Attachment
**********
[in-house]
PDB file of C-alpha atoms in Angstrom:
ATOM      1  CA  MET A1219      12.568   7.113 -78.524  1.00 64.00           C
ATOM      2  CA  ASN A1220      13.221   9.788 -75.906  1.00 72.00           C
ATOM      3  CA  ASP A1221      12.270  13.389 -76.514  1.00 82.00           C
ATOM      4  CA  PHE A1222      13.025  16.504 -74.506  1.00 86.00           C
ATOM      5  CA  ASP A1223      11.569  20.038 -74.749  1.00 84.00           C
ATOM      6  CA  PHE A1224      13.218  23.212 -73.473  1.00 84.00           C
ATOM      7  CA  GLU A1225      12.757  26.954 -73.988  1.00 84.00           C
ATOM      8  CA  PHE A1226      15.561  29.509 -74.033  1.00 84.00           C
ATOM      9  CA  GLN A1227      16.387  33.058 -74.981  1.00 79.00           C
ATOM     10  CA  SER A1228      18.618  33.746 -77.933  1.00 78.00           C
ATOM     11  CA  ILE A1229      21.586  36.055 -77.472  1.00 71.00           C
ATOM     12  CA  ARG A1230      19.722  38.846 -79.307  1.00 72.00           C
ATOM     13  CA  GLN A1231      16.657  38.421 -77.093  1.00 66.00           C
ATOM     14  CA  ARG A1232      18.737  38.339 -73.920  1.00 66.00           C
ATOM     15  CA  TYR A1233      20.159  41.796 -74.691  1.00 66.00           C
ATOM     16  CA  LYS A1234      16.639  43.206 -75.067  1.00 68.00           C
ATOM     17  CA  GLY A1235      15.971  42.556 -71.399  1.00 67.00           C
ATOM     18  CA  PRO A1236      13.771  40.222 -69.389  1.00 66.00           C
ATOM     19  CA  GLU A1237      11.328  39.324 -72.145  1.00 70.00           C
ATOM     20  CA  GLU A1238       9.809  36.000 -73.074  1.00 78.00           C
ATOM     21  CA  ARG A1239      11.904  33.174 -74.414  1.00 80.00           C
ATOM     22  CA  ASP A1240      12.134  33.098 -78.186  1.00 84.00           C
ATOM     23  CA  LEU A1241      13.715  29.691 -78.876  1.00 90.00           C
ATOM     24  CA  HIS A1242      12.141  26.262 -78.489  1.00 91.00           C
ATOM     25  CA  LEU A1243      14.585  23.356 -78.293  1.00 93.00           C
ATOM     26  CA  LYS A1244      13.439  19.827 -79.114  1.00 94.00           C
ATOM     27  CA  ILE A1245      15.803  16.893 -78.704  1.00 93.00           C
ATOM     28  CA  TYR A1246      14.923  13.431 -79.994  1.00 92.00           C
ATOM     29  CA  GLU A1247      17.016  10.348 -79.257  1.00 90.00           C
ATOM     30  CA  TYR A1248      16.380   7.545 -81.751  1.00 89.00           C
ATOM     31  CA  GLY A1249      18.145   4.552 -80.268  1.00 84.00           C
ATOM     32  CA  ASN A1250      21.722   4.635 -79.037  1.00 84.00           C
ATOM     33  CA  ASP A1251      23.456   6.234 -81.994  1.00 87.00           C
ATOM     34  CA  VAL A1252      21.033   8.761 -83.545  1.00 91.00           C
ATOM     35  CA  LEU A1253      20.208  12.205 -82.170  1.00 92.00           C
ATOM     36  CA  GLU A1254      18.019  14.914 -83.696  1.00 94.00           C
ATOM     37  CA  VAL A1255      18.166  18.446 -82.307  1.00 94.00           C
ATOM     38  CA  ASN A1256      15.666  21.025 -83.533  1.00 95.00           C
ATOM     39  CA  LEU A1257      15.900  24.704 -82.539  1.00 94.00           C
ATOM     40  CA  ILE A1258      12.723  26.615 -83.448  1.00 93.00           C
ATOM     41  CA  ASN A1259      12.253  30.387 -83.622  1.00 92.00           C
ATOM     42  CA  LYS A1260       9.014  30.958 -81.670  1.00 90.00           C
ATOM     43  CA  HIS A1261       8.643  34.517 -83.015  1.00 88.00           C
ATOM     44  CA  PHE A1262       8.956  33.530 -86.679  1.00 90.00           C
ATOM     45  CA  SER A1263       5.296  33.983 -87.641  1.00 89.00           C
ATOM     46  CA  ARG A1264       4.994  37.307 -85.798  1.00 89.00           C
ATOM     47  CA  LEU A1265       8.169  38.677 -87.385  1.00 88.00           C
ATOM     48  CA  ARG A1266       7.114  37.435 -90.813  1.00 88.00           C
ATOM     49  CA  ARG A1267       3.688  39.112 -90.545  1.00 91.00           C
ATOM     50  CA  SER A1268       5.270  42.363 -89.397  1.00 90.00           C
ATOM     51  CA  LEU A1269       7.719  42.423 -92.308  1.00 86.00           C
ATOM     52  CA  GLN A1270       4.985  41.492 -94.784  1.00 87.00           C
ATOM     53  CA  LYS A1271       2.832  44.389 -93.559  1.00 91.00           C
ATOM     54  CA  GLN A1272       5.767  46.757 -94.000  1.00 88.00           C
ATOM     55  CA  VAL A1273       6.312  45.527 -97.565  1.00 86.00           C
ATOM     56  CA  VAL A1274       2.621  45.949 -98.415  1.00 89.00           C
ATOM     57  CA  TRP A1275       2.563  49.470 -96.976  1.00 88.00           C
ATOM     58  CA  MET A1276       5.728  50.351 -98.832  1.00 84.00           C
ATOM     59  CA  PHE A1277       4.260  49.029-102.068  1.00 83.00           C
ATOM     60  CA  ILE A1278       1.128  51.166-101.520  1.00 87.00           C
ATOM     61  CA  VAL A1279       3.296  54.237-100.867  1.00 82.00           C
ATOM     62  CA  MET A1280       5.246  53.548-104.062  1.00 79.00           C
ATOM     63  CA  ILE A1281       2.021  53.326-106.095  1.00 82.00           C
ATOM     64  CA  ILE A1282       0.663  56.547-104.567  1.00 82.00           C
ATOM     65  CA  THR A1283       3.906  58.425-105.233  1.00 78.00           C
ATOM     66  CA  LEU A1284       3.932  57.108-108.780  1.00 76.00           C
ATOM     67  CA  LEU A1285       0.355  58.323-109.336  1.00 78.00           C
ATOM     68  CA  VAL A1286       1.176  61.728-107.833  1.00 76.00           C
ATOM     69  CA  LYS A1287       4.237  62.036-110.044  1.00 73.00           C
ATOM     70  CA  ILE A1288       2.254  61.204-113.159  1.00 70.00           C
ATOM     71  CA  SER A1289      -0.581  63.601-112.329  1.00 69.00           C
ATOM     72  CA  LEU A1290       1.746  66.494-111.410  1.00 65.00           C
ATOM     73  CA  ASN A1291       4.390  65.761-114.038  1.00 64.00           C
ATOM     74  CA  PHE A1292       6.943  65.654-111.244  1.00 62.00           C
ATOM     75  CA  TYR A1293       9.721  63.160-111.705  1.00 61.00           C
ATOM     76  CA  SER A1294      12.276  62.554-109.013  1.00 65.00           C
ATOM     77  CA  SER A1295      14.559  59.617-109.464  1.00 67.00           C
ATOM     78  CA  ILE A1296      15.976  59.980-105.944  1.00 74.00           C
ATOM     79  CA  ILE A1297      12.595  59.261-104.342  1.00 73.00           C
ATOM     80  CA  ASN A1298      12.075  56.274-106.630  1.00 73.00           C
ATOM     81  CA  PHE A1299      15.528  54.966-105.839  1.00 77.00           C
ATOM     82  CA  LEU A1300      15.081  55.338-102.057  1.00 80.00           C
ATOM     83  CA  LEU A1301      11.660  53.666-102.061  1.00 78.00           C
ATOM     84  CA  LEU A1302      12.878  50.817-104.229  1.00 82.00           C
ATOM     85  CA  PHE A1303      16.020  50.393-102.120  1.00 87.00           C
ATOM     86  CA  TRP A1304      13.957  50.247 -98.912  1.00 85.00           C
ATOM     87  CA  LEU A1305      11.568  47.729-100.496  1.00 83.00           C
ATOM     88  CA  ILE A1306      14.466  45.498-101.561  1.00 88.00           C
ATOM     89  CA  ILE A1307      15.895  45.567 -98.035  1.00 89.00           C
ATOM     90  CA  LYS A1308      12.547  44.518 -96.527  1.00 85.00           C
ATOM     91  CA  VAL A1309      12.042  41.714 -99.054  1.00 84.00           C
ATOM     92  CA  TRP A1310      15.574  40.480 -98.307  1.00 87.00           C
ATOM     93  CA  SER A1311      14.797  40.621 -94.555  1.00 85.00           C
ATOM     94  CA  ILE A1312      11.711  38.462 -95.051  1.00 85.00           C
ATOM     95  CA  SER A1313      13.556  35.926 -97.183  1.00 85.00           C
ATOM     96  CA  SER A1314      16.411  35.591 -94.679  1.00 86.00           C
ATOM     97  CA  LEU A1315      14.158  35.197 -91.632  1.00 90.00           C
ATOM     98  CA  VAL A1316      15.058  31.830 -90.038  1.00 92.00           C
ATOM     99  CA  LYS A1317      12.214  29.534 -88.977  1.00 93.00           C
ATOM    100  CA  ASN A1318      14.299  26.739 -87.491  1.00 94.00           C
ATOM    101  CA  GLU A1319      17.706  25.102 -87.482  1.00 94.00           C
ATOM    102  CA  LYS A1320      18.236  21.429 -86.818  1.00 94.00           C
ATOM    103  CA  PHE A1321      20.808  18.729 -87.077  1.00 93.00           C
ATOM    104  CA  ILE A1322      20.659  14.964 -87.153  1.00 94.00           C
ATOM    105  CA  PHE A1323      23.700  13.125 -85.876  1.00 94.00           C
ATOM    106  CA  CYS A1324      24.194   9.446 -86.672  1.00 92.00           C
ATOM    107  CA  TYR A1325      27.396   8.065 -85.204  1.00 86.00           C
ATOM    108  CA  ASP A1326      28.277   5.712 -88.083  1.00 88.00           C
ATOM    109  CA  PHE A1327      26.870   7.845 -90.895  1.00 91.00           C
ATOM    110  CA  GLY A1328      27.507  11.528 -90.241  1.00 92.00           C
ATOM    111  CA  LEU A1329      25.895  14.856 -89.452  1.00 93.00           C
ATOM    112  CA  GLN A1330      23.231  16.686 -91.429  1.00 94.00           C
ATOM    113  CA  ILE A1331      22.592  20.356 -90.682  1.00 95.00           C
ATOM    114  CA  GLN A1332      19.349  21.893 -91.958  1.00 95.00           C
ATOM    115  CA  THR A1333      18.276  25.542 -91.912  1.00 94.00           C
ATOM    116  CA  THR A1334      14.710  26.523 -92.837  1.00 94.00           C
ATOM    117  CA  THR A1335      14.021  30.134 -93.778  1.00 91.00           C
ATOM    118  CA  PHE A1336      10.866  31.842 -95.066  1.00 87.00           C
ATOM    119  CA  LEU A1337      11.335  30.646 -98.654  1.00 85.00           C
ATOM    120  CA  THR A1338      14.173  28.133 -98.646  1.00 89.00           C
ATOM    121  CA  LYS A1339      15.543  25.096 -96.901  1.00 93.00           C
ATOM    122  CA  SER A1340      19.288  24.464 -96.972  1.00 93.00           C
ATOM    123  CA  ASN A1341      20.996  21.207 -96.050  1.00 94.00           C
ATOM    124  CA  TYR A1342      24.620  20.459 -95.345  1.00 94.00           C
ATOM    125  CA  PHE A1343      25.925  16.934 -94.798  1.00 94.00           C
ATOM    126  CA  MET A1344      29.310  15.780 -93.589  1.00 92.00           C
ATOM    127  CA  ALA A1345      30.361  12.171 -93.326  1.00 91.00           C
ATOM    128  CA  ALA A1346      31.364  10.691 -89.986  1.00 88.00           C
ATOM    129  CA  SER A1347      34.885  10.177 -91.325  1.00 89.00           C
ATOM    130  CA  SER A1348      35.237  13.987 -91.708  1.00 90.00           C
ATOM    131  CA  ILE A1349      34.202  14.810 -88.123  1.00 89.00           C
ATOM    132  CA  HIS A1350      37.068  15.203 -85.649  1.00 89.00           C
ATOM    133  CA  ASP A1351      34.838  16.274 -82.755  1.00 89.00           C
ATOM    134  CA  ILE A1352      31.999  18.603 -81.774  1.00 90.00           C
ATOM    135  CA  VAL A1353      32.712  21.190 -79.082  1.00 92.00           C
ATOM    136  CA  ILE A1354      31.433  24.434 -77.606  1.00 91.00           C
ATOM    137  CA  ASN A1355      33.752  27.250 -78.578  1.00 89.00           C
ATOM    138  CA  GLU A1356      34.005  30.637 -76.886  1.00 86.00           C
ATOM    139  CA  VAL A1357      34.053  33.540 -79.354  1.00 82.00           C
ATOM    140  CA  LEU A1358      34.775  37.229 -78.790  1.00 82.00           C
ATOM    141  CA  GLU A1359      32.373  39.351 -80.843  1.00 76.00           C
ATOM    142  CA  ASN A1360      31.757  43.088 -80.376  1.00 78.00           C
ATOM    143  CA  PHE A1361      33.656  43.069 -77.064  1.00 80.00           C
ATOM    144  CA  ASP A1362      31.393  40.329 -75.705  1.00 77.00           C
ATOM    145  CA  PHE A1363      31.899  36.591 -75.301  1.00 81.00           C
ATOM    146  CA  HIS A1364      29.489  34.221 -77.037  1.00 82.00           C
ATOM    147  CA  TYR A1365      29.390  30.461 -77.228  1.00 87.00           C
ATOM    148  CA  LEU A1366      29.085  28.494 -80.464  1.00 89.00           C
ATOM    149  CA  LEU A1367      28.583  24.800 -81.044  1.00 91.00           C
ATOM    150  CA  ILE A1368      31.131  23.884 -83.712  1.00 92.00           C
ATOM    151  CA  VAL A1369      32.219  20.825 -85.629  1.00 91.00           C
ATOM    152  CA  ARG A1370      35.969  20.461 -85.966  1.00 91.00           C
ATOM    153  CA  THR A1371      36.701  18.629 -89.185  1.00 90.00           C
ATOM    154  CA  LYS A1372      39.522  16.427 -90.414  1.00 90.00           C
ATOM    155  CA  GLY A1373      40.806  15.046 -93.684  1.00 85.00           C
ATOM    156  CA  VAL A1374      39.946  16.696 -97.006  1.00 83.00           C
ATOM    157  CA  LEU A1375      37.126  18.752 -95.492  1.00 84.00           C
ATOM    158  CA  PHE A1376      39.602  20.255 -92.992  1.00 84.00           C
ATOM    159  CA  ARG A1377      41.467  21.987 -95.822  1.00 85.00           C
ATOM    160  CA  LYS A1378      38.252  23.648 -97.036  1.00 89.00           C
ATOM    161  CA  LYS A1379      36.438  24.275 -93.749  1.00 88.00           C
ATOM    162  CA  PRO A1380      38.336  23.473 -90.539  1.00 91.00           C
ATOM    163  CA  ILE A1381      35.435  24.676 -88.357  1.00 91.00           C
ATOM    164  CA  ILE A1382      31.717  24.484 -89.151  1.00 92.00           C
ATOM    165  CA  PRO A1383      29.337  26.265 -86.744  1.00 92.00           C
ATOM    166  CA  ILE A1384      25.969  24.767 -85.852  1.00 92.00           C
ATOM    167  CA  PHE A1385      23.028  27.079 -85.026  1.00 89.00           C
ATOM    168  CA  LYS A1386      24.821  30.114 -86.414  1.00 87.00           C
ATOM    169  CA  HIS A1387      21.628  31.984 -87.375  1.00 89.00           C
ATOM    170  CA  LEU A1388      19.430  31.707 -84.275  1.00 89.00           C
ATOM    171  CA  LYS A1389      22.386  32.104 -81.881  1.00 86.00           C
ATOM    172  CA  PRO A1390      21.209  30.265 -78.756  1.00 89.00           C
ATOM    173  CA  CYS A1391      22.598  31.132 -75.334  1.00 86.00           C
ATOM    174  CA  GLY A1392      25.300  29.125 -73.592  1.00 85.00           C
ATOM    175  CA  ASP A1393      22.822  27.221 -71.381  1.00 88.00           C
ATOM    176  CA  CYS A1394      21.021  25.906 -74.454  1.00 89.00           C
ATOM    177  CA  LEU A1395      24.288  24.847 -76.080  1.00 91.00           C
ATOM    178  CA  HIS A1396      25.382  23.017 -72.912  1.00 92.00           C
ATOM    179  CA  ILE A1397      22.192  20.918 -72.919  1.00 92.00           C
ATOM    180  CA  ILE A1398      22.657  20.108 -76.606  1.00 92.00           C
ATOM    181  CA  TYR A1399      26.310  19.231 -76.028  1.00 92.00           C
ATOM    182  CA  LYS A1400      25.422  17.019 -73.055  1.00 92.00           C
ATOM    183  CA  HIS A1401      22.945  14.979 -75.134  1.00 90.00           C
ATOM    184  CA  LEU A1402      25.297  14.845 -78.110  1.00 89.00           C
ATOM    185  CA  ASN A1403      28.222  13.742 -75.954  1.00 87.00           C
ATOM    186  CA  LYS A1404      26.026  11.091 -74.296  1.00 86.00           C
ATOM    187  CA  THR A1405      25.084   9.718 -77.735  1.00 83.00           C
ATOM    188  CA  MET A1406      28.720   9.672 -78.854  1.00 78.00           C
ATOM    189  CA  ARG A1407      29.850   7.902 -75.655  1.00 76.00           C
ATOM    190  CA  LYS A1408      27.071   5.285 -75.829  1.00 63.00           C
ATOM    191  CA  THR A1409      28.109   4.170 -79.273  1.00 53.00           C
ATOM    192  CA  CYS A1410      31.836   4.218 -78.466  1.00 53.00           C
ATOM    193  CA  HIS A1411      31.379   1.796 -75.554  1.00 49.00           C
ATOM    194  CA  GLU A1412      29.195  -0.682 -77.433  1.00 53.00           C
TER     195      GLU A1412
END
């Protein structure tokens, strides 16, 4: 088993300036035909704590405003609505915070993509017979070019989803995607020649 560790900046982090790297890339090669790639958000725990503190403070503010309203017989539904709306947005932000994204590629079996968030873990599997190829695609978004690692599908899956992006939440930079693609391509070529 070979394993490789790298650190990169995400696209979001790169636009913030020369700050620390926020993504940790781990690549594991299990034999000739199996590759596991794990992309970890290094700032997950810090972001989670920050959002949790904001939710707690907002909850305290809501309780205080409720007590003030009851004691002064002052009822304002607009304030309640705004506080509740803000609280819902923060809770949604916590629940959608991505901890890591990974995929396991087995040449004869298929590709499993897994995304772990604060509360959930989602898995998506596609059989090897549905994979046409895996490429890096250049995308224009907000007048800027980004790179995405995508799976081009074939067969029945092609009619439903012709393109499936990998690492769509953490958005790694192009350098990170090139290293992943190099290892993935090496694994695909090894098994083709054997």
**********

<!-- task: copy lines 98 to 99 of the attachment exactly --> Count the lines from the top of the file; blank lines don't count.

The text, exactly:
ATOM     96  CA  SER A1314      16.411  35.591 -94.679  1.00 86.00           C
ATOM     97  CA  LEU A1315      14.158  35.197 -91.632  1.00 90.00           C